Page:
In this last regard, it should perhaps be further noted that if the underlying substrate 27 is relatively thin thermoplastic on a mandrel, the heated tear member 11 may cut through the outer diameter 28 underlying substrate 27. Test results have suggested the preferred manufacture of the removal jacket construction of the present invention, the same being to embed or extrude the tear member 11 within wall 12 so as to prevent direct contact intermediate the tear member(s) 11 and the underlying substrate 27.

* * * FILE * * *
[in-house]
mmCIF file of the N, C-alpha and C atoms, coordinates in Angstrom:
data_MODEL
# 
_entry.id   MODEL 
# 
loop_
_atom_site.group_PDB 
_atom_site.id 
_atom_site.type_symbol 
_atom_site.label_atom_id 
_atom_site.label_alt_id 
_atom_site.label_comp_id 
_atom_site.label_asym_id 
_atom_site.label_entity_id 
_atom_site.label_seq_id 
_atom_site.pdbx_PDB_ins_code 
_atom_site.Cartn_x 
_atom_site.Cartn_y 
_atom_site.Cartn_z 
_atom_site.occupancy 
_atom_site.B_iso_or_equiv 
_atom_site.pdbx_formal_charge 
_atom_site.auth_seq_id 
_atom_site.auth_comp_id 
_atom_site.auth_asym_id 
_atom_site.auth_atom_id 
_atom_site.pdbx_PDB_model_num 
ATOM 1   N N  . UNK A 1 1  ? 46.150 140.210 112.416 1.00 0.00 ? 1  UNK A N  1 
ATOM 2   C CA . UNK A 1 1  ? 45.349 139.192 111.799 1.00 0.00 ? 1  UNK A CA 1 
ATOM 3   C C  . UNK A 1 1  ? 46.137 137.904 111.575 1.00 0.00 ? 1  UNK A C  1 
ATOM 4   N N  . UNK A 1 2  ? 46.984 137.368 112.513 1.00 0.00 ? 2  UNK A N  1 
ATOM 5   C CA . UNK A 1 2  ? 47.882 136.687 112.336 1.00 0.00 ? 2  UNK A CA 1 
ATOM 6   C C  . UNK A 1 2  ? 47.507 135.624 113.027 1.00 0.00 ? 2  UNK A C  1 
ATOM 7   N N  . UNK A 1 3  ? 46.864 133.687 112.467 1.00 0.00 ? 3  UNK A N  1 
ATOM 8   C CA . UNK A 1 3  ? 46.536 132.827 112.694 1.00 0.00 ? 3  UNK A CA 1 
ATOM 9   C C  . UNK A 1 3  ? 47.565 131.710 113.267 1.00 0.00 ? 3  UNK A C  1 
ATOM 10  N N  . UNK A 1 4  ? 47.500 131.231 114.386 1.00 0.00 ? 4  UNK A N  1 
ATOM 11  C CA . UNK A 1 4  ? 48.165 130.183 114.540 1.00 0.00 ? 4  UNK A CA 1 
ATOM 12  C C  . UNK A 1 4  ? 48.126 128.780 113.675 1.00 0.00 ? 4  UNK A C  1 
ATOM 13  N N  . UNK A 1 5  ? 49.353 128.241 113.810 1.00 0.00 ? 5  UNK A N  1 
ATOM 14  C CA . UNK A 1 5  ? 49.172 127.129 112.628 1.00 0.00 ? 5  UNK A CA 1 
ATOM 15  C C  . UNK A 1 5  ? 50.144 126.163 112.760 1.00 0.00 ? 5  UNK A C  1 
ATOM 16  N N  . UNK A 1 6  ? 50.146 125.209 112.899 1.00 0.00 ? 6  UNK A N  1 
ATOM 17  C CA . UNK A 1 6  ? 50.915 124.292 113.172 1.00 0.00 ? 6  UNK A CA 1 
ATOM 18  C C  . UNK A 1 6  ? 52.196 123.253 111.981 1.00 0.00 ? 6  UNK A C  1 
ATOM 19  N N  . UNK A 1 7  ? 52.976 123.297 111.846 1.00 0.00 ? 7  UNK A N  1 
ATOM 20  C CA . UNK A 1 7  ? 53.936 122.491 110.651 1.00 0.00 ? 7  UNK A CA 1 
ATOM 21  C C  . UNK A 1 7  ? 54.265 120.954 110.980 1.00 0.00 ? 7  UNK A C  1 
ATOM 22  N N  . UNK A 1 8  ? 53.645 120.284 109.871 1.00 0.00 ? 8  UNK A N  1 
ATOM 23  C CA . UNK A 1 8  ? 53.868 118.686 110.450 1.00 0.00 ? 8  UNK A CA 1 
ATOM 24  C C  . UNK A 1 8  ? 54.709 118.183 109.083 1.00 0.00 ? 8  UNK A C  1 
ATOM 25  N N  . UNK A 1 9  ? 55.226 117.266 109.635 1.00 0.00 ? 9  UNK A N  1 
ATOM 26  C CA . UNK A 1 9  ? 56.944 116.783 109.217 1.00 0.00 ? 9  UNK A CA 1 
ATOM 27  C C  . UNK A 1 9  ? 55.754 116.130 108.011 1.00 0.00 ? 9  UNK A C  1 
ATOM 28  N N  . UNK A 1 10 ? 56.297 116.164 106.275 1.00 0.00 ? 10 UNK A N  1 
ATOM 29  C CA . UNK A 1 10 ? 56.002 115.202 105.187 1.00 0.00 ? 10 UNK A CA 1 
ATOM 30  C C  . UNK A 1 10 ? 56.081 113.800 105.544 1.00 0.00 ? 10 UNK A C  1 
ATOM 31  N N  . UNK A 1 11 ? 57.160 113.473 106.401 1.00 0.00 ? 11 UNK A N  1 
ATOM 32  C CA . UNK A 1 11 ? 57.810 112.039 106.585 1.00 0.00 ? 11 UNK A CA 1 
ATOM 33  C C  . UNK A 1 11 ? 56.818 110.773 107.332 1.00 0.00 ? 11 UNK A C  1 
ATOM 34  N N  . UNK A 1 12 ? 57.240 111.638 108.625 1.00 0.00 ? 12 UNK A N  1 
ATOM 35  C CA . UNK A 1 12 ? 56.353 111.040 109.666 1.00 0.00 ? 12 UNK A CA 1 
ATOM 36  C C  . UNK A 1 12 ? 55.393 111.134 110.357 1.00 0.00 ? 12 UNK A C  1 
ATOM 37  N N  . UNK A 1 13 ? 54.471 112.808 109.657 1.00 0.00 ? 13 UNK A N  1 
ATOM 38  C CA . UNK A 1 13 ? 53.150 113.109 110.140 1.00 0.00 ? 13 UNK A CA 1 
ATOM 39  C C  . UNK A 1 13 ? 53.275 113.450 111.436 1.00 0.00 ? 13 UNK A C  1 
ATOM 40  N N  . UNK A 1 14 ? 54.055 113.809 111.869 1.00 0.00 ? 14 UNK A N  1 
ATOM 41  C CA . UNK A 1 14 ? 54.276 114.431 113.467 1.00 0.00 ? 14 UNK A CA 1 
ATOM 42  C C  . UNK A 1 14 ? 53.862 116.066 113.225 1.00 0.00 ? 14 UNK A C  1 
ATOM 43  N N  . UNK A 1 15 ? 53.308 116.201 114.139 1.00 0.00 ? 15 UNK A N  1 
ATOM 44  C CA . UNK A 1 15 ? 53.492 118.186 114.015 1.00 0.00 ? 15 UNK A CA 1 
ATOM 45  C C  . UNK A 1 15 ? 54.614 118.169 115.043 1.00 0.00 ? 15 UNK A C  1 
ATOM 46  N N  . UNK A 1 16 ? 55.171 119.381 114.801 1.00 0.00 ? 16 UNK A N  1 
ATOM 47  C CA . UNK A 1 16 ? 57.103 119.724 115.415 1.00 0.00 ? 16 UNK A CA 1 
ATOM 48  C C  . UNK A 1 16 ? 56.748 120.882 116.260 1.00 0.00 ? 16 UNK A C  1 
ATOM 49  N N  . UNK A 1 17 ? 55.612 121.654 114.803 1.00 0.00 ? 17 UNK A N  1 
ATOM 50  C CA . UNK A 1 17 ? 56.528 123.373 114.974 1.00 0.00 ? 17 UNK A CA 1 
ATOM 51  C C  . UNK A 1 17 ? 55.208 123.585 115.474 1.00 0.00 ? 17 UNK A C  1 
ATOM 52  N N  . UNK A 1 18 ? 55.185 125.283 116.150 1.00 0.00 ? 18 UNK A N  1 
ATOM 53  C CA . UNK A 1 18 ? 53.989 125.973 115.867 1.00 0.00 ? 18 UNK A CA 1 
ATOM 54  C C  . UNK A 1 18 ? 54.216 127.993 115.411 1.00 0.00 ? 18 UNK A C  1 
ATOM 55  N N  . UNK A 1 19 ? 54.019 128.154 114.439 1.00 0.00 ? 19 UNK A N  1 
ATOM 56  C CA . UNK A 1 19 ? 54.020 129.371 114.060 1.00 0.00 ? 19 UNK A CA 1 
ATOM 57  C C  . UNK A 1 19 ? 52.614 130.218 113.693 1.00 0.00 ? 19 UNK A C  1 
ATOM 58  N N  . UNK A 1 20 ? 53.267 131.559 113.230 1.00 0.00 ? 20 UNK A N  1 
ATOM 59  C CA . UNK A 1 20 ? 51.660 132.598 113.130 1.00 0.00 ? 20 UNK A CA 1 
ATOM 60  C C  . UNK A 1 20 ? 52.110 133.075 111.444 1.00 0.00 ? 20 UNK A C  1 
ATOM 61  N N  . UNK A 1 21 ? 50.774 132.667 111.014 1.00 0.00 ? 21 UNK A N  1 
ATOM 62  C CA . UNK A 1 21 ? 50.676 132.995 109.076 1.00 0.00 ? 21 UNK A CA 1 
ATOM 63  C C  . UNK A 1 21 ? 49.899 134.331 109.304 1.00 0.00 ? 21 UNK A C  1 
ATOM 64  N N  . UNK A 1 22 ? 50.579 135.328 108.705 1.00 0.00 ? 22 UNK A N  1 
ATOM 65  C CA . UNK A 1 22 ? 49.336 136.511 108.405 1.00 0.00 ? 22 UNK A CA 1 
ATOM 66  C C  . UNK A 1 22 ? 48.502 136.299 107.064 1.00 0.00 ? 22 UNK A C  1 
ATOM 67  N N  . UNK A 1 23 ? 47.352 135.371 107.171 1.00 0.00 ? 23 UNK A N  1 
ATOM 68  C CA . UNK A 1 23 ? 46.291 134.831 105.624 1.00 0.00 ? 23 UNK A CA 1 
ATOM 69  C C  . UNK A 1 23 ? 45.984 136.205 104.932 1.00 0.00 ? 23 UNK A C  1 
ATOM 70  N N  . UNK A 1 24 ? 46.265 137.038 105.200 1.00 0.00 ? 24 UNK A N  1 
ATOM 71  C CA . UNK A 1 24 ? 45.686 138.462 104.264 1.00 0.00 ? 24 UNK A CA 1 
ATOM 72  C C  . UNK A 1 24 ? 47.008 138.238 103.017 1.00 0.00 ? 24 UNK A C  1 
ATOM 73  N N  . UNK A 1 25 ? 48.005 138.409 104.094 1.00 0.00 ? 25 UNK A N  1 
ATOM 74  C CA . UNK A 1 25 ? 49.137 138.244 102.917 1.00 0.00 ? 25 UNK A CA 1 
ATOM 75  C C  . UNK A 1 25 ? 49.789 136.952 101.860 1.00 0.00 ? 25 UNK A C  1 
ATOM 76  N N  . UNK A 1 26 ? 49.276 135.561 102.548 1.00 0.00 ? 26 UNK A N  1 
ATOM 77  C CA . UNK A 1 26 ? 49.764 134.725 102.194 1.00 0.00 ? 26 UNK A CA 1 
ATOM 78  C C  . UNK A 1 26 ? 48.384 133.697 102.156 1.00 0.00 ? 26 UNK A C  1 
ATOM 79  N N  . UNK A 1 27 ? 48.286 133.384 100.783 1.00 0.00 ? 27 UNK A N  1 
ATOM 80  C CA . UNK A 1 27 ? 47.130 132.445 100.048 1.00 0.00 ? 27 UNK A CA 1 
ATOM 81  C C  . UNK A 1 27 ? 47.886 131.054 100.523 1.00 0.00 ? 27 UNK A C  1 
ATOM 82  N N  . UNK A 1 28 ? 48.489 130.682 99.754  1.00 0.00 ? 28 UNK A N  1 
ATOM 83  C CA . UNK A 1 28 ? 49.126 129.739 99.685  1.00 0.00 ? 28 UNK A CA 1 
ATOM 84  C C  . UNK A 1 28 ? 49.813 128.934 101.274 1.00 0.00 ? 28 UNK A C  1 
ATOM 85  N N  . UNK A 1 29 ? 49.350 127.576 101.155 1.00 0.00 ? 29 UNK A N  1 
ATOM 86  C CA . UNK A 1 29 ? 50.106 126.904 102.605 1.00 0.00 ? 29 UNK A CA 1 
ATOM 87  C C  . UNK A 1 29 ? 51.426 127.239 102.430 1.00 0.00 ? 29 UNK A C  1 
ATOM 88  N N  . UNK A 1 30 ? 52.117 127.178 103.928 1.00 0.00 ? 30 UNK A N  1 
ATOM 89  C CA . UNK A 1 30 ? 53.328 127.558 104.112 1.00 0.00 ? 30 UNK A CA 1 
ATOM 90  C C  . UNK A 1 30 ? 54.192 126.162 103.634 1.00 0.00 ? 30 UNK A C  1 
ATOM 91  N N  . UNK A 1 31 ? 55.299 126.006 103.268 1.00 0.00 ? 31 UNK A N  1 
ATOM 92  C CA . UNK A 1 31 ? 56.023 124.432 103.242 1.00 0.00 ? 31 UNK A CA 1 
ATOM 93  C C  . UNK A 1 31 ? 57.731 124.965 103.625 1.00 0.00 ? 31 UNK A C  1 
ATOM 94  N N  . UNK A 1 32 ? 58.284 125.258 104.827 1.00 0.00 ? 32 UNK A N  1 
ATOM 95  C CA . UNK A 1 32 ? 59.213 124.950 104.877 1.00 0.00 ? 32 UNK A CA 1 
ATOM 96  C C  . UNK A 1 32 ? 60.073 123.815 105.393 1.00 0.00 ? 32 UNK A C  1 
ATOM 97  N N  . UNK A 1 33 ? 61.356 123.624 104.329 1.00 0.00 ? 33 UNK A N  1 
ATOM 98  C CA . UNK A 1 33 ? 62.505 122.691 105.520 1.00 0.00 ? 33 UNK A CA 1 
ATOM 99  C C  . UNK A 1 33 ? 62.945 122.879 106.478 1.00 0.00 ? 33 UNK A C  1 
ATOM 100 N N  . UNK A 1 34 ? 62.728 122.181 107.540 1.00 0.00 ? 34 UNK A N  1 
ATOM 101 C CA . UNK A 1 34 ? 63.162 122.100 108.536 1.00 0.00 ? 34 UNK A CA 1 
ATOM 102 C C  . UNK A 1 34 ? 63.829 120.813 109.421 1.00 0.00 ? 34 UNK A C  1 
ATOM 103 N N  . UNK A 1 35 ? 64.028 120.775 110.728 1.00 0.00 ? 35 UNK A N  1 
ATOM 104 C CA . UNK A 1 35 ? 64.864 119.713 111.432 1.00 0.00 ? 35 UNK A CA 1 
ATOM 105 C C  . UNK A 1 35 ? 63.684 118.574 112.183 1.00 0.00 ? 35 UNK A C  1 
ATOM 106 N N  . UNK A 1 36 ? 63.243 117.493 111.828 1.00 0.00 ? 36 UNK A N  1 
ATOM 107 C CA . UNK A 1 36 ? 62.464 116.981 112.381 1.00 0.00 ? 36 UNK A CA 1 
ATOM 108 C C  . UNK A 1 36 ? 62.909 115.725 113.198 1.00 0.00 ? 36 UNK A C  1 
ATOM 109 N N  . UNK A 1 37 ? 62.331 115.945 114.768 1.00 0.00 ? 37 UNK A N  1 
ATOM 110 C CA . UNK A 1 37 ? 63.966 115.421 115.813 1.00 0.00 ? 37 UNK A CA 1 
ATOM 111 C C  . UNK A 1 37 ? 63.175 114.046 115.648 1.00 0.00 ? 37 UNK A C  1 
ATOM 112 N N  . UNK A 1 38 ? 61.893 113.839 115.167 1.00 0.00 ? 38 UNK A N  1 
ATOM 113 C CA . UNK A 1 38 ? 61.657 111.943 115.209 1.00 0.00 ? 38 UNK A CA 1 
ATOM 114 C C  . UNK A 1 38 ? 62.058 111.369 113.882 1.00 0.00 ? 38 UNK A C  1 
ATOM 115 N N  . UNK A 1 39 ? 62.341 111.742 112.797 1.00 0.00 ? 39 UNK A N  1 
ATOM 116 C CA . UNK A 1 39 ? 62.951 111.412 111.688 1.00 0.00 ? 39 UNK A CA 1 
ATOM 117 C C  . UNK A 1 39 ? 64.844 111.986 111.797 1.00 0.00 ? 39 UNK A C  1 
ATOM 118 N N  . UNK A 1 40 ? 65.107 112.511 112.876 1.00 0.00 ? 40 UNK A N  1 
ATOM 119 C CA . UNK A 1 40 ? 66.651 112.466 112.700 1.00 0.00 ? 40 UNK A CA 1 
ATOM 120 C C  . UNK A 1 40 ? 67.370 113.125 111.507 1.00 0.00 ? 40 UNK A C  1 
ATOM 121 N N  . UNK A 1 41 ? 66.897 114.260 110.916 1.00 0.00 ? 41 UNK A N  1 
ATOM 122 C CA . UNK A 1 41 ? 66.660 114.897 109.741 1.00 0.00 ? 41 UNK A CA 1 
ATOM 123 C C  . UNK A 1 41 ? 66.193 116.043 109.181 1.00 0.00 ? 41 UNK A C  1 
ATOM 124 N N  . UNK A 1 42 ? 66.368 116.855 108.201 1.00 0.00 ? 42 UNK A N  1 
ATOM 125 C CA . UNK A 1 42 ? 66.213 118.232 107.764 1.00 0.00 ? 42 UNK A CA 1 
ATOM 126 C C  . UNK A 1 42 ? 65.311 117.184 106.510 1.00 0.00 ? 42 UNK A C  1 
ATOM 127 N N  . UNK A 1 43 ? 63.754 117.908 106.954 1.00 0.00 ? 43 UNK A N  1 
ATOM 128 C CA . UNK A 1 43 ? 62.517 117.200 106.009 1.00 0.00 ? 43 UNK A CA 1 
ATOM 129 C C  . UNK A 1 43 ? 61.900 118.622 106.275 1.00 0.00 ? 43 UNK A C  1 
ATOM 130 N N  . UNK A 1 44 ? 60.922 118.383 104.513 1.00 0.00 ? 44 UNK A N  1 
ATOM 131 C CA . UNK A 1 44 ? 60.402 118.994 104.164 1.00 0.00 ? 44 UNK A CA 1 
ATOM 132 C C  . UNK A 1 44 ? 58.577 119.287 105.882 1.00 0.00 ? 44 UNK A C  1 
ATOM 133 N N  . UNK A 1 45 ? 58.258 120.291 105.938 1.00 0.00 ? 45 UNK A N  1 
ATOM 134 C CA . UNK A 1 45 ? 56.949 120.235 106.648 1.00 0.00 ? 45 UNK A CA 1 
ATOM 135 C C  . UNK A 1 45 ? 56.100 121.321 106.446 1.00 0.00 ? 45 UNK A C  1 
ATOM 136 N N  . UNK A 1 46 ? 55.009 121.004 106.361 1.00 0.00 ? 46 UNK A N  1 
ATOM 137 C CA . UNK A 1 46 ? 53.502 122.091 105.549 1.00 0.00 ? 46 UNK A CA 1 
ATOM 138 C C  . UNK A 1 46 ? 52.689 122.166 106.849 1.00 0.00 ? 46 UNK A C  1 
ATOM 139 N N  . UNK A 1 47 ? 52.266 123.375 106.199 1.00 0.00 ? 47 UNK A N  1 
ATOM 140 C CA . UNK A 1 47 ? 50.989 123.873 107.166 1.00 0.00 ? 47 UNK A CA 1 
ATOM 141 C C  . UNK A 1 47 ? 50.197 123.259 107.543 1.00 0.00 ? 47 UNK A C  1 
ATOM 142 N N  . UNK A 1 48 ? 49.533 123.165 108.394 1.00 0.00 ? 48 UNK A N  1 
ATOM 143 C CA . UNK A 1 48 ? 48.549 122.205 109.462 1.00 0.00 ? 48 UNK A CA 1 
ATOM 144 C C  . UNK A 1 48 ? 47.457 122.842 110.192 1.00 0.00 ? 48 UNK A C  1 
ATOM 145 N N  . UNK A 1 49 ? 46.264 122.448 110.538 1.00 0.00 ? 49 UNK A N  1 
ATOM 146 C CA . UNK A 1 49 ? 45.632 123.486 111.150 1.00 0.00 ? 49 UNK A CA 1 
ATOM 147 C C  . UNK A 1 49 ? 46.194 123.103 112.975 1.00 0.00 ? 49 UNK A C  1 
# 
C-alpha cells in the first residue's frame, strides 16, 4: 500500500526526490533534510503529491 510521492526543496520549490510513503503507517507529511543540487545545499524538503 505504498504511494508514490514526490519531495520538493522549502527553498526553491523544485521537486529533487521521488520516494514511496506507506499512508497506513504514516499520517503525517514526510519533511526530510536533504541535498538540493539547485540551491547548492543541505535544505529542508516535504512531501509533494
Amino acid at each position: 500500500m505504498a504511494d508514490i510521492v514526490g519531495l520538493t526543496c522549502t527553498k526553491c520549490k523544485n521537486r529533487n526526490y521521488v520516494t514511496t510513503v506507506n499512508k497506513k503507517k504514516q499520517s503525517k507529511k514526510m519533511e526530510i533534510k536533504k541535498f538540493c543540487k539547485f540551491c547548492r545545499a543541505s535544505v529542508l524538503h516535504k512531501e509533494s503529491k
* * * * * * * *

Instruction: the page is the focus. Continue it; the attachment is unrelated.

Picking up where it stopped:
As earlier stated, and as further supported in FIG. 32, heat shrink tubing 13 is often used as a temporary covering or protective layer for a shaft, roller or other similar component 15. Such tubing is often stripped off with a razor type cutting implement. However, if underlying surface damage is to be avoided, (e.g. for corrosion protection), an easily strippable jacket construction such as construction 10 or 10(a) as taught by the present invention may be effectively utilized. From an inspection of FIG. 33, it may be further noted that heat shrink tubing 13 is also often used to cover a group of conductors 16 to form the same into a cable or to jacket and sheath-protect them. If damage occurs or if an individual conductor 16 fails, or if added circuits become required, it may become necessary to remove the jacket or outer sheath. It may be difficult to remove the outer jacket with a cutting implement such as a razor or knife. Having a tear member 11 in the outer tubing 13 makes outer sheath or jacket removal easy and greatly reduces the chances of damaging the underlying conductors 16.